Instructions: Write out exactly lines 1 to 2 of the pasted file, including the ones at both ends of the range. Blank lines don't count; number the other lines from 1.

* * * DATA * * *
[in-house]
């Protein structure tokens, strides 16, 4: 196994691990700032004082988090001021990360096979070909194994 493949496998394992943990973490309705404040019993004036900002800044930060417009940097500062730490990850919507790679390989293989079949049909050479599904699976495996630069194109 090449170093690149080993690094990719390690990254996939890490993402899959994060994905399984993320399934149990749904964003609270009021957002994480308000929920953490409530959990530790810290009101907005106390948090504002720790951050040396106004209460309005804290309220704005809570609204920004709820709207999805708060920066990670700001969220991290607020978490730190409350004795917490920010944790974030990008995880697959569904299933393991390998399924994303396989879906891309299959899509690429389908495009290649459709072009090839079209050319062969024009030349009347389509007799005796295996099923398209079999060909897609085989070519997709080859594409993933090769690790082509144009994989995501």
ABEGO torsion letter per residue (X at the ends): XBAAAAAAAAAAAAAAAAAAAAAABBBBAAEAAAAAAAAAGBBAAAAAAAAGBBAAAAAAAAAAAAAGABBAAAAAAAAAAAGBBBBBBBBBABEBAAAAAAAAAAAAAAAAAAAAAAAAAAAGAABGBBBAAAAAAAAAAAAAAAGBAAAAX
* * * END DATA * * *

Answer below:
[in-house]
């Protein structure tokens, strides 16, 4: 196994691990700032004082988090001021990360096979070909194994 493949496998394992943990973490309705404040019993004036900002800044930060417009940097500062730490990850919507790679390989293989079949049909050479599904699976495996630069194109 090449170093690149080993690094990719390690990254996939890490993402899959994060994905399984993320399934149990749904964003609270009021957002994480308000929920953490409530959990530790810290009101907005106390948090504002720790951050040396106004209460309005804290309220704005809570609204920004709820709207999805708060920066990670700001969220991290607020978490730190409350004795917490920010944790974030990008995880697959569904299933393991390998399924994303396989879906891309299959899509690429389908495009290649459709072009090839079209050319062969024009030349009347389509007799005796295996099923398209079999060909897609085989070519997709080859594409993933090769690790082509144009994989995501």